It's the fourth time I've sprinted through this tunnel built into the side of a craggy mountain, and it's the fourth time that, when peeking out from the exit, I've pointed at the big guy with the big gun and pressed the lock on button, only for my camera to snap to the grunt that doesn't see me on the right.
I panic and toss a grenade but it sails far over both of their rough, LED-lit cyborg heads and explodes at the other side of the room. Neither of them pursue me though, so I spend the next minute peeking out behind the corner, emptying a clip into whatever I happen to lock on to, and strafing back into cover to reload. I don't feel my heart beating in my chest, my palms aren't sweaty, I don't even like the basic tactile sensation of shooting the bad guys—there's no excitement to it. Immortal: Unchained might only be in closed alpha, but the fundamentals, combat and level design, are boring and clumsy. It's a shame, because hokey as the sci-fi apocalypse-with-guns premise is, I dig the ideas it's going for.
I'm sorry but
To get it out of the way: yeah, it looks a lot like Dark Souls. And yeah, it's definitely going for the same basic formula. The levels are big and maze-like, winding back onto themselves so you can drop a ladder to make a convenient shortcut back to the bonfi—er, obelisk, where you can save your game (which respawns all the enemies), upgrade your character, and change your gear. (And regarding that last detail, why? Anytime player creativity is limited I get skeptical. The reason might be that each death and new run towards the next obelisk or boss is meant to encourage experimentation with different gear, but players can figure that out in the menus just as well.)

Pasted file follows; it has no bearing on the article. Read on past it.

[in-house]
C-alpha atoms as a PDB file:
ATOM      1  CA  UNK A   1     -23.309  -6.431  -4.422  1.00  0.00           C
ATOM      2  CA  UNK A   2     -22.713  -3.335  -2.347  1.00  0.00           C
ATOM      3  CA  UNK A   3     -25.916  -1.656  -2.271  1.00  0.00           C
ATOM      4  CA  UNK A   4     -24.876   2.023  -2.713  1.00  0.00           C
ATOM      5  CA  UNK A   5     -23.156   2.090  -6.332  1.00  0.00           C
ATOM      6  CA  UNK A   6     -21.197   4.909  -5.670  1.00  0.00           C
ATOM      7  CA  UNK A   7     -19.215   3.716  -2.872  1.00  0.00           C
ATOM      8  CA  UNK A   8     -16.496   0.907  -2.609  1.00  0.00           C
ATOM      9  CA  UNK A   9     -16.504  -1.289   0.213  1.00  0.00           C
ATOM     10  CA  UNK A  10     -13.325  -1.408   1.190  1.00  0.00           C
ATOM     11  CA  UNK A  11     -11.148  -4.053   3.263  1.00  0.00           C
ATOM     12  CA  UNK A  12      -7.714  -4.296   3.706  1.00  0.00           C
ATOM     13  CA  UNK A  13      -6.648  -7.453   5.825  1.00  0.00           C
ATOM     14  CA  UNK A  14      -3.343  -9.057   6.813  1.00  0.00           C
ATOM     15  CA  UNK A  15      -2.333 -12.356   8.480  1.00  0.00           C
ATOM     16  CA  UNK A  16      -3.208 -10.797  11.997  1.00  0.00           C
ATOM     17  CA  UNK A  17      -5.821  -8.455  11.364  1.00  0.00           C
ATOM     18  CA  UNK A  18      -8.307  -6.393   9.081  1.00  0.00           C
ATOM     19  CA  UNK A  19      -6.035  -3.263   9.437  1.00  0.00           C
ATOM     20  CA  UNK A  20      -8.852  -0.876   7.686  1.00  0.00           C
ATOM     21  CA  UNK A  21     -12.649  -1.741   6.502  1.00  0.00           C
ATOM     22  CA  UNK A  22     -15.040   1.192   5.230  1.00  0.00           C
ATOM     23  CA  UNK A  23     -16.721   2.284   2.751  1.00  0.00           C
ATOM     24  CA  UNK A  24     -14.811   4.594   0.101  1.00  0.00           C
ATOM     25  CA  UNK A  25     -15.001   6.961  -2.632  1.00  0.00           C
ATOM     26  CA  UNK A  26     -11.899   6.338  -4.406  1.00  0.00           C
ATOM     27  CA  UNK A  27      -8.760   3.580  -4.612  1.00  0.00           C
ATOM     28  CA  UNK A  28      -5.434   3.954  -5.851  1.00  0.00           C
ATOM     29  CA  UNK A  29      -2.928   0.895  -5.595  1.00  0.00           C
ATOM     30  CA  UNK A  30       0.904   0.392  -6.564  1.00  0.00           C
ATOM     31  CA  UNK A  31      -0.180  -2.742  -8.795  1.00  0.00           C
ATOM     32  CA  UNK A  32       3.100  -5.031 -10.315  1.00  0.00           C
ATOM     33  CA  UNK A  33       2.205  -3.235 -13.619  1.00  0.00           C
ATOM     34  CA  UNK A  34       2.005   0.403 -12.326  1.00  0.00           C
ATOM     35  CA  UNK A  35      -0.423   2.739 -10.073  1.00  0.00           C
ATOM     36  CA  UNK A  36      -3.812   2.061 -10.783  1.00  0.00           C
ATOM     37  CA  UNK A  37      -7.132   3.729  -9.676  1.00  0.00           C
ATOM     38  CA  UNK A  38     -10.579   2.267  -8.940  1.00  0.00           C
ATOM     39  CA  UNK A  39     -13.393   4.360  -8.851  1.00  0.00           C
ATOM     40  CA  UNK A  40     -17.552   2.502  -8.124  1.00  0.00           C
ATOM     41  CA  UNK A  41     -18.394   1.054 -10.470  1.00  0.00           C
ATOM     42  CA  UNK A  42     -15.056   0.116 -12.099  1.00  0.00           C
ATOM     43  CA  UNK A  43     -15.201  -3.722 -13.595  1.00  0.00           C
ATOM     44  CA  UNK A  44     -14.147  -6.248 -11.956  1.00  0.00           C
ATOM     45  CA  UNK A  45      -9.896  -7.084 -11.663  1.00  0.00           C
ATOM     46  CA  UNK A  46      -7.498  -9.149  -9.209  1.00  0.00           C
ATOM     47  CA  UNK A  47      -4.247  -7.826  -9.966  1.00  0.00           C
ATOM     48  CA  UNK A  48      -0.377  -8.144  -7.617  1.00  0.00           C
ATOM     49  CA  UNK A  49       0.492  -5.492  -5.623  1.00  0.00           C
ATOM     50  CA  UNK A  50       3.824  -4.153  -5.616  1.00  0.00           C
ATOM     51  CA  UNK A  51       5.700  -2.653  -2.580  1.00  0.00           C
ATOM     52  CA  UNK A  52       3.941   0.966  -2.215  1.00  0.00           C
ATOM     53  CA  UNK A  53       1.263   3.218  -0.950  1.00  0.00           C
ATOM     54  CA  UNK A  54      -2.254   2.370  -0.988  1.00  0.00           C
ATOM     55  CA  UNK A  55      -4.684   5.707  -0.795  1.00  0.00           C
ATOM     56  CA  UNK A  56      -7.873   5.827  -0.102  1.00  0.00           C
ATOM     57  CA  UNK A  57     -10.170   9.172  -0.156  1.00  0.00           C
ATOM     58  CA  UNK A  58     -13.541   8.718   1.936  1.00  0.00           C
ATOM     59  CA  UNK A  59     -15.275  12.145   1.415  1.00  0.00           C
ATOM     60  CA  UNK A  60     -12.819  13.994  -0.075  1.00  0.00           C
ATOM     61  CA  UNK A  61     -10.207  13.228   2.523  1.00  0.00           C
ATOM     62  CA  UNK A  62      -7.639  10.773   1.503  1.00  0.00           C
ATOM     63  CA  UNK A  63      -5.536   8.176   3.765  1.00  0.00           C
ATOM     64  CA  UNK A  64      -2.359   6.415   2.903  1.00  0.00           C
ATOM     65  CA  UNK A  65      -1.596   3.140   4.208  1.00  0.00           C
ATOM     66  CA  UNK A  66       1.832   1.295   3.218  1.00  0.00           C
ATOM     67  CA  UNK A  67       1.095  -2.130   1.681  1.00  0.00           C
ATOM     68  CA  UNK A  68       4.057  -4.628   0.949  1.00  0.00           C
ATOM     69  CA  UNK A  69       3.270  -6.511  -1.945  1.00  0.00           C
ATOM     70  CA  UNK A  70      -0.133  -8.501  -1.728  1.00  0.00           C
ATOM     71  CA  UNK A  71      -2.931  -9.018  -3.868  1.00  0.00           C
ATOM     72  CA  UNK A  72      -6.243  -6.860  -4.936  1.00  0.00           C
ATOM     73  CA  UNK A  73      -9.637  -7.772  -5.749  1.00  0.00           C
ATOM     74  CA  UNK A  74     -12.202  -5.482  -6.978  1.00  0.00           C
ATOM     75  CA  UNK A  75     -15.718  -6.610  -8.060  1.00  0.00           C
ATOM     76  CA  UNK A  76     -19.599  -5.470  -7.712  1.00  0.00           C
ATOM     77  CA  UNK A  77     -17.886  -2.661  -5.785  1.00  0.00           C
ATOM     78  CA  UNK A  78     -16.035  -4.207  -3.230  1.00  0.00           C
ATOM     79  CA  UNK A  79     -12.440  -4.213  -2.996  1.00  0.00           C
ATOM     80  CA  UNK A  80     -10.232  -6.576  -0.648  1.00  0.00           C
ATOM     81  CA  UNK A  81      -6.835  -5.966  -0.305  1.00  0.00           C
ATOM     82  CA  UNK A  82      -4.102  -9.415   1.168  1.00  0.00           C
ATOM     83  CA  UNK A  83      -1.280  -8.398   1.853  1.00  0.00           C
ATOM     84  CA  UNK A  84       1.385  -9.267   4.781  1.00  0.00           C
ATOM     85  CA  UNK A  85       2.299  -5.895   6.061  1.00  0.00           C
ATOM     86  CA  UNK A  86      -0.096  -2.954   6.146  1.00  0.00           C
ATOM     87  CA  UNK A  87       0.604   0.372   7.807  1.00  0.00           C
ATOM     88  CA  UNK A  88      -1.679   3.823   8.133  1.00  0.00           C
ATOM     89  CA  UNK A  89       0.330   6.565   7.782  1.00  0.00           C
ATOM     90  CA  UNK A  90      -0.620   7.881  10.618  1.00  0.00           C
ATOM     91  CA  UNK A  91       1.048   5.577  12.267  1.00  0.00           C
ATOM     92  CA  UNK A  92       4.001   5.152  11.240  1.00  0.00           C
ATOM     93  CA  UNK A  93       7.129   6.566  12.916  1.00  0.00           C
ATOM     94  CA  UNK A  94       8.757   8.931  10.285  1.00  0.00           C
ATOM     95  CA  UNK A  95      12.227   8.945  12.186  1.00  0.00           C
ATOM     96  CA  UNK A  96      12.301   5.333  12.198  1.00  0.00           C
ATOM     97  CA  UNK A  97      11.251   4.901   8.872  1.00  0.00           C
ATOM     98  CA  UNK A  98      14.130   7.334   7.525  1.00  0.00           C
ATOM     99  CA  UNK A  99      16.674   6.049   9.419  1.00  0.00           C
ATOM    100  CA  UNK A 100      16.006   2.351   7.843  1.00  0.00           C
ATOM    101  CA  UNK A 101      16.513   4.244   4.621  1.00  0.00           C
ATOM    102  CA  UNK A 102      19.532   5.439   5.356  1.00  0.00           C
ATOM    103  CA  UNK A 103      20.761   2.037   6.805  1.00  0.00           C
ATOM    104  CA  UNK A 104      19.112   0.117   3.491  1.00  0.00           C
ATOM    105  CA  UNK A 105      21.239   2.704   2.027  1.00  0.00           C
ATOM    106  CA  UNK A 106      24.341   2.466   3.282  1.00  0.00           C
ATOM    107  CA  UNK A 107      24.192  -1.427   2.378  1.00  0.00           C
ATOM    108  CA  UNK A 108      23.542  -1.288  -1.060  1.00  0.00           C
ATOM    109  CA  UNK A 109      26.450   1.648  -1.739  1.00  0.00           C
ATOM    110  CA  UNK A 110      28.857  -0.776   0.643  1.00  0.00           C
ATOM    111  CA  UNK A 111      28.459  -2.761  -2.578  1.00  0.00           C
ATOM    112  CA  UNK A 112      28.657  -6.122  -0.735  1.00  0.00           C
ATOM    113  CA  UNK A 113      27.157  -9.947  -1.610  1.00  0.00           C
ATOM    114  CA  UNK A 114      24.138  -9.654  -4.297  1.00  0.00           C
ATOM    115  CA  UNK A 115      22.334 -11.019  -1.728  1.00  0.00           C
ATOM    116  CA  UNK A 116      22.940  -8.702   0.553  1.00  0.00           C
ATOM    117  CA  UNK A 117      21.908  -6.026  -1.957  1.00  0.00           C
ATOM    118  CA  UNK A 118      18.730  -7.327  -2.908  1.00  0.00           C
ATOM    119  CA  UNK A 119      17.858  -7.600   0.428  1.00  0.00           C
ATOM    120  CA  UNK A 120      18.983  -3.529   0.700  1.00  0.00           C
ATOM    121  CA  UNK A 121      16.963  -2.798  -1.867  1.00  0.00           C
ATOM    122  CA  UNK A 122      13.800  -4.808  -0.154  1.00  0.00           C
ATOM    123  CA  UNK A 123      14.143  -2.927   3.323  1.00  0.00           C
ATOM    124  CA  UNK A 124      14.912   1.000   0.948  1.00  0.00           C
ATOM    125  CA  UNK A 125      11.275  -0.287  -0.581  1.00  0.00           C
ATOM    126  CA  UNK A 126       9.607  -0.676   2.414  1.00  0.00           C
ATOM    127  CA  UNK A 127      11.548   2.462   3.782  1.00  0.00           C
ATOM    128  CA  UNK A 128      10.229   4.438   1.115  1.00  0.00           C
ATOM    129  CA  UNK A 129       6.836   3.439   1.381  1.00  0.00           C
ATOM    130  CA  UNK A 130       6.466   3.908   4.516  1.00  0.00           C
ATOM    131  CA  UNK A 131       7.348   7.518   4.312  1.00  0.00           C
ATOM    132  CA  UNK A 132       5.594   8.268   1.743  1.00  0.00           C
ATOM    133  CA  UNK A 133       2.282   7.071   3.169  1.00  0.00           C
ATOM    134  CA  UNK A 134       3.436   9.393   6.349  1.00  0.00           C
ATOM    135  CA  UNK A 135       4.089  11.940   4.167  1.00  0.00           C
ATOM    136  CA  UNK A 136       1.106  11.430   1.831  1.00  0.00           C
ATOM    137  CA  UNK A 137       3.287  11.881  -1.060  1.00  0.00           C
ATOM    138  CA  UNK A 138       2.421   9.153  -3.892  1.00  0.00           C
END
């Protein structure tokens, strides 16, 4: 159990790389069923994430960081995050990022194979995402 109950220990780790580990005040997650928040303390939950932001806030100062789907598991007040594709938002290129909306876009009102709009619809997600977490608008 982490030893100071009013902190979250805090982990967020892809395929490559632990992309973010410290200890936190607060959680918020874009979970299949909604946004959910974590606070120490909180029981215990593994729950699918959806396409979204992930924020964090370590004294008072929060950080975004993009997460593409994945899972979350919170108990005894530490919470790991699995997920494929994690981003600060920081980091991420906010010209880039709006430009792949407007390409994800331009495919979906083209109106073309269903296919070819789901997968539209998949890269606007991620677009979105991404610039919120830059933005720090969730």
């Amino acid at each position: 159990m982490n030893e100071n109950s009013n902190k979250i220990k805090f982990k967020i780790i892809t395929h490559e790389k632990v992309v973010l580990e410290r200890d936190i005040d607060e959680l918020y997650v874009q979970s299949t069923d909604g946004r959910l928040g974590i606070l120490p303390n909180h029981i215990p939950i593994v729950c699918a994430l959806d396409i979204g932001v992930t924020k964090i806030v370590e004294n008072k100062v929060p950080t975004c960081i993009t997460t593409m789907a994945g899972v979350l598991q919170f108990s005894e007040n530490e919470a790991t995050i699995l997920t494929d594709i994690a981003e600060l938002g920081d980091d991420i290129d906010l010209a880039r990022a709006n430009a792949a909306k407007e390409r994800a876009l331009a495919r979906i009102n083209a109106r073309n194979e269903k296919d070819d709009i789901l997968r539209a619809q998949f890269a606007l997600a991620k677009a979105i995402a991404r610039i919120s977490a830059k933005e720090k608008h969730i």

The Souls-like, much as I wish it wasn't, is a genre of its own now, and Immortal: Unchained is bringing guns to the show. Combat still uses the lock-on strafing system with a dedicated dodge button and a stamina meter to babysit, but besides melee combat you can strafe and shoot enemies with pistols, shotguns, SMGs, and assault rifles. If it sounds like it won't work, it doesn't—not yet at least.
If it's just you and an enemy in a big empty room, some of which also use guns, the combat works just fine. Your dodge gives you enough invincibility frames to dive through any arrangement of bullet spray, whether the enemy sweeps across the room firing the whole time or fires a wide cluster on your current position. While locked on you can also target specific parts of the enemy's body by flicking the right stick. Shoot their arm enough and it'll explode—no more gun for them. Pop 'em in the leg and they'll stumble for a few seconds. The head does heavy damage and drains their stamina too, which is represented below the health bar above each enemy, a nice holdover from Nioh. Tiring them out makes for a good opportunity to sprint up and bash them over the head to save ammo and finish them off.
Early into the alpha, it recalled Metroid Prime's thrilling lock-on shooting (my favorite game ever) married to Dark Souls' excellent lock-on melee (my other favorite game ever). You can imagine my initial excitement.